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Sunday, September 2, 2012

A Woman Caught in Adultery

Witness: Anya, a Jewish peasant woman of the time of Jesus.
Story N. 16 (see previous posts)
Sitting in the Temple’s shadow Anya recalls her last meeting with Neri. He accused her of committing adultery. Why did he doubt her honesty? Did she give him reason to distrust her in the past? 
Offended and sad, she left with tears in her eyes. If only he had followed Jesus for a few days he would have realized that it is impossible to sin in his presence. His gaze can search every souls, his countenance can only inspire the purest thoughts. How could anyone go against the word of God, when it comes from Jesus’ mouth? But most of all, to commit sin would mean, for his disciples, that they haven’t grasped any of his teachings. Why follow him then, if not to change one’s old ways?  Many times he said:
“Everyone who commits sin is a slave of sin. If you are my disciples you will know the truth, and the truth will set you free.”
Who can deny that sin generates vice? And vice enslaves people. They want more and more and are never satisfied. But when Jesus reigns inside you, all the things of the world fade away. The Pharisees take offense at him because he eats with sinners, but he came to redeem those who sin and set them free from their earthly entanglements. He came to give them a new mind so that they could perceive God’s love. The Pharisees have closed their eyes to Jesus because they fear him. They are blind to his truth.
But is it possible to live like Jesus preaches? Only through his unspeakable grace. Anya’s heart stretched to measure up to Jesus’ love and reached the heavens. She knows that she would have been incapable of going that far if left on her own. She understands his message because she lives in which that comes from him. He became the foundation of her own existence, and only in this way she was able to change her soul.

Anya turns around to look at Jesus. He’s sitting in the shadow of the temple, surrounded by his flock. From a distance she watches the scribes and the Pharisees walking towards him. They are dragging with them a young woman. Her clothes are torn and she’s sobbing. Sensing danger, Anya springs on her feet. One of the scribes pushes the woman in front of Jesus.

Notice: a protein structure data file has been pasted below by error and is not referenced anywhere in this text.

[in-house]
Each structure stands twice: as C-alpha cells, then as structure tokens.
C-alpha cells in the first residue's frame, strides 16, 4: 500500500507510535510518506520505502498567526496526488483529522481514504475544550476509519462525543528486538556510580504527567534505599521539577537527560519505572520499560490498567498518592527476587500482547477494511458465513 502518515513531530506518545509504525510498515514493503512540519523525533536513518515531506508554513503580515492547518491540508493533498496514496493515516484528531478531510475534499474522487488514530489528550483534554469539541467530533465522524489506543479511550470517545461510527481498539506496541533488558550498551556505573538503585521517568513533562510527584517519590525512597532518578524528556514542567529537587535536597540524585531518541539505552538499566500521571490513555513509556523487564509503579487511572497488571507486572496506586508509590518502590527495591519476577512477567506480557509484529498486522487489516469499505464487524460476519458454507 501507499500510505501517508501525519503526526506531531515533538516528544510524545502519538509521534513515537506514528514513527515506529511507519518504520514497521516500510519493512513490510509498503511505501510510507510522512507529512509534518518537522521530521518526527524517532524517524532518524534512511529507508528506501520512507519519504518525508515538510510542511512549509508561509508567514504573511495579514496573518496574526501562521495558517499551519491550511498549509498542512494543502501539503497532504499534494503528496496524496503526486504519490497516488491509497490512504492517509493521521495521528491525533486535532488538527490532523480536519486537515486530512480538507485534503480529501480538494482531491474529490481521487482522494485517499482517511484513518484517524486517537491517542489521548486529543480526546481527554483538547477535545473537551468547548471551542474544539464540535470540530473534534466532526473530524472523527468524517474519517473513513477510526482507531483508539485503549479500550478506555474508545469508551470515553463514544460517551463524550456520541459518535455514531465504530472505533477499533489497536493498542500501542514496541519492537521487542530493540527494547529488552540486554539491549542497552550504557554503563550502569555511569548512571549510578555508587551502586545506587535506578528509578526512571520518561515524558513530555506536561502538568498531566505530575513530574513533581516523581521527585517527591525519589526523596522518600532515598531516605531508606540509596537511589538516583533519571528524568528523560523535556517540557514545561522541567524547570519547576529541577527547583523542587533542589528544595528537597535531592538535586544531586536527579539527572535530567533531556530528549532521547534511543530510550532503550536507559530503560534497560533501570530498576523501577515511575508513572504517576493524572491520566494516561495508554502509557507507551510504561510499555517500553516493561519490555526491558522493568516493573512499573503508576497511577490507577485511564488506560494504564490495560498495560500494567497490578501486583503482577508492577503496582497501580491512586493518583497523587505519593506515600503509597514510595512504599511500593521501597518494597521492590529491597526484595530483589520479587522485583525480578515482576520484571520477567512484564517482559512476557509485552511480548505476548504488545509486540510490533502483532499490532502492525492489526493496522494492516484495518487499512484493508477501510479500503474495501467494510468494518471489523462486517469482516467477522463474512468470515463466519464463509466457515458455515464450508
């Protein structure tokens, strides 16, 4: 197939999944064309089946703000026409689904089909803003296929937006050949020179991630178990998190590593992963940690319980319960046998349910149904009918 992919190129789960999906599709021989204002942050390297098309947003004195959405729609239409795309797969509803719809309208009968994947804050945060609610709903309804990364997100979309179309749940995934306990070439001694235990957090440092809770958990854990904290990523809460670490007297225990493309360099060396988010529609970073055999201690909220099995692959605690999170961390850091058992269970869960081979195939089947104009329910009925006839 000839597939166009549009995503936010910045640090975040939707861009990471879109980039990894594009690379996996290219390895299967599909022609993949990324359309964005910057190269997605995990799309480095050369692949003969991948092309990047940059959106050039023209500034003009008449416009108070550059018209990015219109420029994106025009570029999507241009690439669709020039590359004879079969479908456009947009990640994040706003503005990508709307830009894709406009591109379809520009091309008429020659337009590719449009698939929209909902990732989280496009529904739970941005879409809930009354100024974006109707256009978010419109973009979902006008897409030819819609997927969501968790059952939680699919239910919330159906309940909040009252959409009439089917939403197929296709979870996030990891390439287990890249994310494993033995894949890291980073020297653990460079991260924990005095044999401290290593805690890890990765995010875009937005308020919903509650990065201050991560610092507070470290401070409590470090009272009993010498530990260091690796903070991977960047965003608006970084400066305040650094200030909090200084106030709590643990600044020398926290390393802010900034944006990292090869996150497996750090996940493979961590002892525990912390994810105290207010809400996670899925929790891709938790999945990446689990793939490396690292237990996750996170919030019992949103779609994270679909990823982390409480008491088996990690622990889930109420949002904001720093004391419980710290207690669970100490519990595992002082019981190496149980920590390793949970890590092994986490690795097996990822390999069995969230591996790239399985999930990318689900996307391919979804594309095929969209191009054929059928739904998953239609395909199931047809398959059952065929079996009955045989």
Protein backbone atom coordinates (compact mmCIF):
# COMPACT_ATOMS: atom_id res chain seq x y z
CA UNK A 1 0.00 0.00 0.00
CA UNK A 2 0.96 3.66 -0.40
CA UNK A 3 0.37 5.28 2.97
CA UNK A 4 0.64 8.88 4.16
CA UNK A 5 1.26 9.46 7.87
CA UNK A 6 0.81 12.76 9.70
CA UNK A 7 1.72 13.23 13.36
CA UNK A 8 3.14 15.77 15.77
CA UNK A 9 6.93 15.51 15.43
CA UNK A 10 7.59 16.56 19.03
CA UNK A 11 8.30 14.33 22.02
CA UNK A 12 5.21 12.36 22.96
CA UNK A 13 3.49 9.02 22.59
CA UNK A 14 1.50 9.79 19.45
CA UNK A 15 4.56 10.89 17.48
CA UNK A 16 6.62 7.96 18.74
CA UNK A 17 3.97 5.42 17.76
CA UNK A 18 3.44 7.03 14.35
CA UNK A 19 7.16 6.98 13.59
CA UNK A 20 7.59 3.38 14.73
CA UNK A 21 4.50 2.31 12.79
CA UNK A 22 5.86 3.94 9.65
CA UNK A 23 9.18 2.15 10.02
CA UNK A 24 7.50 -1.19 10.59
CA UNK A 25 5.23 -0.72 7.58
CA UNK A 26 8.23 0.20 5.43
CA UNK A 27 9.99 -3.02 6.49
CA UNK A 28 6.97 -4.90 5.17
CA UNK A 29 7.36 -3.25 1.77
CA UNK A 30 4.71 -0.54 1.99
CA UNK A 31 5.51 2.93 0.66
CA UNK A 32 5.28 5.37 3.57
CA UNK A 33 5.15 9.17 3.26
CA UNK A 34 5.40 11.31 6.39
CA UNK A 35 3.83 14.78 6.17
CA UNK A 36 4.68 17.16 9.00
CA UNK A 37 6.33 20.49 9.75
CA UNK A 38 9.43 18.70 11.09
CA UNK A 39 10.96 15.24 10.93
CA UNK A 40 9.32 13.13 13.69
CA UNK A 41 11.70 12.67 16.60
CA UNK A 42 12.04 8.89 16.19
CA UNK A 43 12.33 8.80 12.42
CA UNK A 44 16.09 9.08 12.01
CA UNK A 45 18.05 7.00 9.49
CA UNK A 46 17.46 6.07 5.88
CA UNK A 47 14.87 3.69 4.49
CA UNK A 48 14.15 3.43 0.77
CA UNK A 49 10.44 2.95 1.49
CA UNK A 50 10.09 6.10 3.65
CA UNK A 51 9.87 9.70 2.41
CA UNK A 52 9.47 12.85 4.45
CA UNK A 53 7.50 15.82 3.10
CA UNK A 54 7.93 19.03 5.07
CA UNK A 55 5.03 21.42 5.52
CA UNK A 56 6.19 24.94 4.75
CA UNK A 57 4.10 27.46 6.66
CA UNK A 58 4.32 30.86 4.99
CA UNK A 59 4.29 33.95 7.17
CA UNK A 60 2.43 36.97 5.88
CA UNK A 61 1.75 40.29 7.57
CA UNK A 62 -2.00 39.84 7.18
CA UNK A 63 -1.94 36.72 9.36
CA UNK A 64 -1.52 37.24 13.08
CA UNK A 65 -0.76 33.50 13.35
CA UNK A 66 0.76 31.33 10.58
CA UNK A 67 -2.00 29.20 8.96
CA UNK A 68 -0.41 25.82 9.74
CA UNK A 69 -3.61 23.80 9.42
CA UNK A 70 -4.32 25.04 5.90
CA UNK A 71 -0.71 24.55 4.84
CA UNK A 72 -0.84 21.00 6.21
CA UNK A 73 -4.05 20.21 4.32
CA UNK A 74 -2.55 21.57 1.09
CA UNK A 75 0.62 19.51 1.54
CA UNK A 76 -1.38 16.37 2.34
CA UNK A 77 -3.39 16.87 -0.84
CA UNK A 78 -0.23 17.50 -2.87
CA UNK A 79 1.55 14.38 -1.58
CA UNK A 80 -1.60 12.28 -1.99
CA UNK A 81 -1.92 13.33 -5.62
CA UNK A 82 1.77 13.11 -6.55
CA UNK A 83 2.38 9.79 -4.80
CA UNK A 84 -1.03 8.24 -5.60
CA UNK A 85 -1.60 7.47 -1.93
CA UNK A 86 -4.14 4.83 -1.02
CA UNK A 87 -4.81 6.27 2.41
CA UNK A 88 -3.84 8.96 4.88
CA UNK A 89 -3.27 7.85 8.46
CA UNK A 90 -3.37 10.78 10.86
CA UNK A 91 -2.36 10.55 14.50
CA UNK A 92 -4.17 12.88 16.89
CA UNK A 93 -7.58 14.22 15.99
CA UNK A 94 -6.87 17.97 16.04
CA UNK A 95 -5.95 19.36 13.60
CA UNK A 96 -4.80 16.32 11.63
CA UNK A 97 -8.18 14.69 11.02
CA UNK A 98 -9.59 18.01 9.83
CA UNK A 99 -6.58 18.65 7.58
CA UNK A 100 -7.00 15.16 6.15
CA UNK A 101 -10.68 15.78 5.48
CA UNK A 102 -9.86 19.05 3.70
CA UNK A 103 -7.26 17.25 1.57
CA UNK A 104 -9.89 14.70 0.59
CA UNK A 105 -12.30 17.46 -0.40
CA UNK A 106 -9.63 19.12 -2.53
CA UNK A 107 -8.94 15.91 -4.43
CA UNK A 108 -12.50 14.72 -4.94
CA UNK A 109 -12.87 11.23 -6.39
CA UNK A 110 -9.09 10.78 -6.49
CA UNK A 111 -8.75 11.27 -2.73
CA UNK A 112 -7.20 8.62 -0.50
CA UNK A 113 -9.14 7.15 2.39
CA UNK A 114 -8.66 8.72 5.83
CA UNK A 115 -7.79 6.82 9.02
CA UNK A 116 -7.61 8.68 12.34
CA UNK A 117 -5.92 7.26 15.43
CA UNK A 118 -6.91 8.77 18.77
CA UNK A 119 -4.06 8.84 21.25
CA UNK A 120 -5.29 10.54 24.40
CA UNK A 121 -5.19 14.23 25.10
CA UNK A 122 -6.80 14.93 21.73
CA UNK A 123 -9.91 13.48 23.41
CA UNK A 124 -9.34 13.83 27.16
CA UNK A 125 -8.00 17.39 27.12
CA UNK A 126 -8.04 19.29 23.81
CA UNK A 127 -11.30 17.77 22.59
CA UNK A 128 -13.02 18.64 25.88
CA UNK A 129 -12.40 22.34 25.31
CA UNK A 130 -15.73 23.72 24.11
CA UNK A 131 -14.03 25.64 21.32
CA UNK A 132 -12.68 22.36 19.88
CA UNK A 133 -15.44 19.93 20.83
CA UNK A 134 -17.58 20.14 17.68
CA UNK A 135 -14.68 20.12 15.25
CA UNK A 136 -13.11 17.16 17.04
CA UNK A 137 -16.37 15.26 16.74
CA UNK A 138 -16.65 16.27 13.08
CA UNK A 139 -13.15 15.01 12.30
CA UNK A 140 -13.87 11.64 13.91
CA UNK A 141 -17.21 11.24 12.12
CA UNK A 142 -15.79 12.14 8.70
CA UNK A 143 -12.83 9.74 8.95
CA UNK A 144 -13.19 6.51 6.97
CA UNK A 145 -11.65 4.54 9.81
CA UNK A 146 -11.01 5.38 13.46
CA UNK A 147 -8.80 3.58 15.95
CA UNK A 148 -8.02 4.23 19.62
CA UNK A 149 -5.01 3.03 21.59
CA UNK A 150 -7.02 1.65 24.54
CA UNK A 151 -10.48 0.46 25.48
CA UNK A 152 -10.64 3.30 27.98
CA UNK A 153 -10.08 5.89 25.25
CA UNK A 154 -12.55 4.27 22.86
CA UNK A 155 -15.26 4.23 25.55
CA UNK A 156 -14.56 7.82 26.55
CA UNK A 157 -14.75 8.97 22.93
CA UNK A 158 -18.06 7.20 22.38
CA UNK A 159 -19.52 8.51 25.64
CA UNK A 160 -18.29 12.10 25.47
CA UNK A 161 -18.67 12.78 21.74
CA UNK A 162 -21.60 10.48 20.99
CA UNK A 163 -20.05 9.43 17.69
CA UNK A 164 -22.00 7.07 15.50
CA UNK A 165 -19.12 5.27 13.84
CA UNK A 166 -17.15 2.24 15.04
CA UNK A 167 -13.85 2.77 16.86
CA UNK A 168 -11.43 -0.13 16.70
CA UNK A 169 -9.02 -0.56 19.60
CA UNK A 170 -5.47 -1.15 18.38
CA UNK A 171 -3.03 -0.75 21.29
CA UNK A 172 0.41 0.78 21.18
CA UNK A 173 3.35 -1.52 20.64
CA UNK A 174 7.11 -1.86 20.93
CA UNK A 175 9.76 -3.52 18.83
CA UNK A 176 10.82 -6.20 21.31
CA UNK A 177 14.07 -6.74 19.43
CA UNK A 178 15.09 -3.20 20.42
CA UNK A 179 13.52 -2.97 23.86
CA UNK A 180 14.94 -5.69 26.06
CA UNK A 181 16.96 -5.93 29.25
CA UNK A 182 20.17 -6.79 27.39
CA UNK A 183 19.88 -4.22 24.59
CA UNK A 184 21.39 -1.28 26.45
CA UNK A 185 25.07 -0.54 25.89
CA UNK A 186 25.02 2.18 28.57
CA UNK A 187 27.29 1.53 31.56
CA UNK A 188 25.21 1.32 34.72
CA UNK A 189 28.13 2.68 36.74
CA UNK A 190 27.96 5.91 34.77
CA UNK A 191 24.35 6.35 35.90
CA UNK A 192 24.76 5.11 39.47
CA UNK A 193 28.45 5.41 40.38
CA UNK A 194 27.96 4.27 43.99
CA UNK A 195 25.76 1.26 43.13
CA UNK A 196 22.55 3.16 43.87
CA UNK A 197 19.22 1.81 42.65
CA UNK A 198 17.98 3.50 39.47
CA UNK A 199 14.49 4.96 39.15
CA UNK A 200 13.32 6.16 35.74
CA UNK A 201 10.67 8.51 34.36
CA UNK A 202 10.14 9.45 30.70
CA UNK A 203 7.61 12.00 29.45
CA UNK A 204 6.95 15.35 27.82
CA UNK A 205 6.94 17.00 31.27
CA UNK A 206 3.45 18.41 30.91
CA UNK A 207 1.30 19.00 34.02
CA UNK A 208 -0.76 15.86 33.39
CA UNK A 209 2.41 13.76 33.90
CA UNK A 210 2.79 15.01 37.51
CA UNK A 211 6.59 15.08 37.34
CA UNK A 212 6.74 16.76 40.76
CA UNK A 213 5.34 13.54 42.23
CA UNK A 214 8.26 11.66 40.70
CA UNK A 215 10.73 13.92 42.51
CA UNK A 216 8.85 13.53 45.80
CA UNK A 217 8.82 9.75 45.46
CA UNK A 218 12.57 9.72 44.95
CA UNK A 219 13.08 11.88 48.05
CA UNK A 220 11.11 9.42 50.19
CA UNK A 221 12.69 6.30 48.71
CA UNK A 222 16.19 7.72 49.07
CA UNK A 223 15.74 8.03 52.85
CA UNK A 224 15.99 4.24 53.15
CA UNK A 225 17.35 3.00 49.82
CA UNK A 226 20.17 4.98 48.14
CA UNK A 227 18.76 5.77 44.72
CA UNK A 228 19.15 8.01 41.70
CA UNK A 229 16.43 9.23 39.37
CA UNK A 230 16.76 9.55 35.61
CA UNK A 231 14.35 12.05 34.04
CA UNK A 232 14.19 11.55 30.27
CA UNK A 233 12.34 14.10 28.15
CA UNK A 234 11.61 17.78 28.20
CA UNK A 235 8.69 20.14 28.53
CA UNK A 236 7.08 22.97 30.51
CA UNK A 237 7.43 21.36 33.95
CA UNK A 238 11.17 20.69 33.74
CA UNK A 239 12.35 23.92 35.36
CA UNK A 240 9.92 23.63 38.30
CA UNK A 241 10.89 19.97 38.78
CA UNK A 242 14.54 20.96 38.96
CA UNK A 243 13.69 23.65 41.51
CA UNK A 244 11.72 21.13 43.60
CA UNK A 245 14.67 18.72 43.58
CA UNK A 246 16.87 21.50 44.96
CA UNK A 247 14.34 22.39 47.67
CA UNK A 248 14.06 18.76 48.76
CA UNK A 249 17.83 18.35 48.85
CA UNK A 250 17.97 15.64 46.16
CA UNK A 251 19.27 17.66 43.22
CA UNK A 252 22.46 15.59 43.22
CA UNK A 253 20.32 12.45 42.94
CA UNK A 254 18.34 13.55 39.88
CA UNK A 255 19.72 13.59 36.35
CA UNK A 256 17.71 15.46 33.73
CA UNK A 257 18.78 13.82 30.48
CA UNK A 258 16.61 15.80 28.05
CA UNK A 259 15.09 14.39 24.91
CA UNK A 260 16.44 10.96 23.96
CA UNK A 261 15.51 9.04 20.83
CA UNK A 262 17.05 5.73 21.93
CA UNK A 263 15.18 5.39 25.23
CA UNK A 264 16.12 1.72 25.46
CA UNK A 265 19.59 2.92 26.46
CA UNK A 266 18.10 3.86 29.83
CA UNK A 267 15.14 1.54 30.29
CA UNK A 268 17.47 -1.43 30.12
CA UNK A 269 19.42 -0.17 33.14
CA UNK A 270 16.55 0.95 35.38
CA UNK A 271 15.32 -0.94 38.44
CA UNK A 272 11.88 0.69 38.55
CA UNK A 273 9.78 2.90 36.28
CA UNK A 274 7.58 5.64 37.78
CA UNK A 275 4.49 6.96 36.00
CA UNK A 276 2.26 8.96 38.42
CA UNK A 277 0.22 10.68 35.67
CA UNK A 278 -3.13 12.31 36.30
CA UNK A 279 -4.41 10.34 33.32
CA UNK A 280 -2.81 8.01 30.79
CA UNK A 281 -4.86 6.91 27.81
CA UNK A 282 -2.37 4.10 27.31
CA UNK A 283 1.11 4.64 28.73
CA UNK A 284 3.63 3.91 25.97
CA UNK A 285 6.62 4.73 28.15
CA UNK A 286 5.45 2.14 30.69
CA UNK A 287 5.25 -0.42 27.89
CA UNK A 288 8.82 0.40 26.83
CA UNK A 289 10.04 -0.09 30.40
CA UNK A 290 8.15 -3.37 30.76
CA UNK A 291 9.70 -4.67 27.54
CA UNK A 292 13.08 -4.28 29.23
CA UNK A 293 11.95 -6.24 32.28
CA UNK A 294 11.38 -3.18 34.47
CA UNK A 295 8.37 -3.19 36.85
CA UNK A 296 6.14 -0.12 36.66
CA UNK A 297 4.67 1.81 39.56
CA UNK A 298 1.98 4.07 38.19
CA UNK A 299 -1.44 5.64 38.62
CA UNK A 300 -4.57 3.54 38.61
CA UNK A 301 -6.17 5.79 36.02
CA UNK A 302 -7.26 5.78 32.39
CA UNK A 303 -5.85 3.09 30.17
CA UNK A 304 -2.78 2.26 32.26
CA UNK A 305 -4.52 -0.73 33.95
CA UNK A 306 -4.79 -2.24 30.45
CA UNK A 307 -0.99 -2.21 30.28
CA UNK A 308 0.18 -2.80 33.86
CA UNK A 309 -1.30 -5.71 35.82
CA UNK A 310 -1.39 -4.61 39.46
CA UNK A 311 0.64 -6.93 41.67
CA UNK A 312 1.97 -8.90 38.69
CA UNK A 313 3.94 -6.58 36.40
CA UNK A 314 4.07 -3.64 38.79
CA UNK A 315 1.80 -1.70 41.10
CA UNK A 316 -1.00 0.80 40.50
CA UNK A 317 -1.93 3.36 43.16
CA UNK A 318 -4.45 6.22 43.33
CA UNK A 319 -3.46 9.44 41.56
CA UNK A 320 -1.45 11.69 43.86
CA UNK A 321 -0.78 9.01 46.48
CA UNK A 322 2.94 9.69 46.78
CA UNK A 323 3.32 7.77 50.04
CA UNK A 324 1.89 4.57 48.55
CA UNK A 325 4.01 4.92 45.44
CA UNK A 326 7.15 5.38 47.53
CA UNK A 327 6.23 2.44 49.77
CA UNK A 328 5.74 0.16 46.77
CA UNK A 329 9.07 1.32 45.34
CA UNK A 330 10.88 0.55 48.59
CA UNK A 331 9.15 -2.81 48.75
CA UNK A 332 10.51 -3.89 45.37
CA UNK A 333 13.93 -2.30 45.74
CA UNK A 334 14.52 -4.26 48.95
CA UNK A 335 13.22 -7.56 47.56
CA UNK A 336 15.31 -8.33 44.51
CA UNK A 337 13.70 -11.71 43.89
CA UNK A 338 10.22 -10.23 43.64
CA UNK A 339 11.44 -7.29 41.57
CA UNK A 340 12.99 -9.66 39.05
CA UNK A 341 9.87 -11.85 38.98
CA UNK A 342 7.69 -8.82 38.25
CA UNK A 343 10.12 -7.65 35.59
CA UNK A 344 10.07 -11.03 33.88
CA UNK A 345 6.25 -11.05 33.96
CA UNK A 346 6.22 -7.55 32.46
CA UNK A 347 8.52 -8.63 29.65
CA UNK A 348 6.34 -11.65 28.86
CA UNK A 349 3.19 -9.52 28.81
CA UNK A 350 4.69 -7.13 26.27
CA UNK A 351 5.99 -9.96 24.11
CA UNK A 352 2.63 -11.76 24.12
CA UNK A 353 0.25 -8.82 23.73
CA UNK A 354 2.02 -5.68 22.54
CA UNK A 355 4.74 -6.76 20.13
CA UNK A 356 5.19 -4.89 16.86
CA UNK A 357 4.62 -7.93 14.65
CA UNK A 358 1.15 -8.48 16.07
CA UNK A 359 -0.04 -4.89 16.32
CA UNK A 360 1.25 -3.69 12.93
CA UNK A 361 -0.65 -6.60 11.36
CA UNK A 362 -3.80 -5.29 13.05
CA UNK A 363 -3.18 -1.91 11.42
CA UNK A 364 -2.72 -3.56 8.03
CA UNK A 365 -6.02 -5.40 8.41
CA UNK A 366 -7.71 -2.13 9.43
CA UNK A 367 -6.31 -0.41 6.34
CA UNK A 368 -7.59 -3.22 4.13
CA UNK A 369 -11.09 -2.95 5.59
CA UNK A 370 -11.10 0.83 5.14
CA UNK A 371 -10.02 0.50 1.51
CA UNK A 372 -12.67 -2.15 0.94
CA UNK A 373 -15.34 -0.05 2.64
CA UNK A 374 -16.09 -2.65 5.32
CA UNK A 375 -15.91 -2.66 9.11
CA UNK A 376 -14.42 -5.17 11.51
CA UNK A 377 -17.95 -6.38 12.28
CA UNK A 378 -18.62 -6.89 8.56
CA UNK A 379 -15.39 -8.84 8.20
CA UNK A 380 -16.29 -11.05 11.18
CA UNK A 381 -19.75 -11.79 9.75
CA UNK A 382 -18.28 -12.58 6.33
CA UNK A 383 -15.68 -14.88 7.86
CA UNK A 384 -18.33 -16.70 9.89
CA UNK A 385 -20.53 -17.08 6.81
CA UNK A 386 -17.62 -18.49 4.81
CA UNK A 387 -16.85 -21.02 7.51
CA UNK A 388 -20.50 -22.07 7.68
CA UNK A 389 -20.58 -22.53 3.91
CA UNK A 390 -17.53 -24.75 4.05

“Teacher,” he says, “This woman was caught in the very act of committing adultery. Now in the law, Moses commanded us to stone such women. So what do you say?”
An icy silence envelops the crowd. The tension rises, but Jesus doesn’t seem to mind. His head bent down, he’s writing on the ground with his finger. But when asked again, he rise his face to look at the scribes and says:                                                                                                                            
“Let the one among you who is without sin to be the first to through a stone at her.”
Then he begins to write on the sand again.
And so it happens that, one by one, the accusers walk away, their eyes cast down. Anya’s fear turns into exultation. Those men must be carrying a heavy burden on their conscience! Or maybe the simple truth is that no one is without sin and, in his wisdom, Jesus knows it. He knew that his answer would save that woman. She’s crouching down on the ground, her face buried in her arms. Trembling with terror, she’s waiting for the first stone to hit her. Jesus lays his hand on her back.
“Woman,” he calls her softly, “Look up. Where are they? Has no one condemned you?”
Slowly she straightens up and looks around.
“No one, sir,” she replies, incredulous.
“Neither I condemn you.” says Jesus. “Go, and from now on do not sin anymore.”
Pale but relieved, she frantically kisses his hand and runs away.
Anya smiles. A woman caught in the act of adultery has been forgiven, and those learned men have been forced to admit that they are sinners. Maybe this is the beginning of their salvation. Or rather,
they’ll take offense at Jesus even more and the scandal will reach uncontrollable proportions. Like
never before, Anya realizes that Jesus has no choice but to stand against the wickedness of the world.
For if he came to save the world, how could he not save that woman?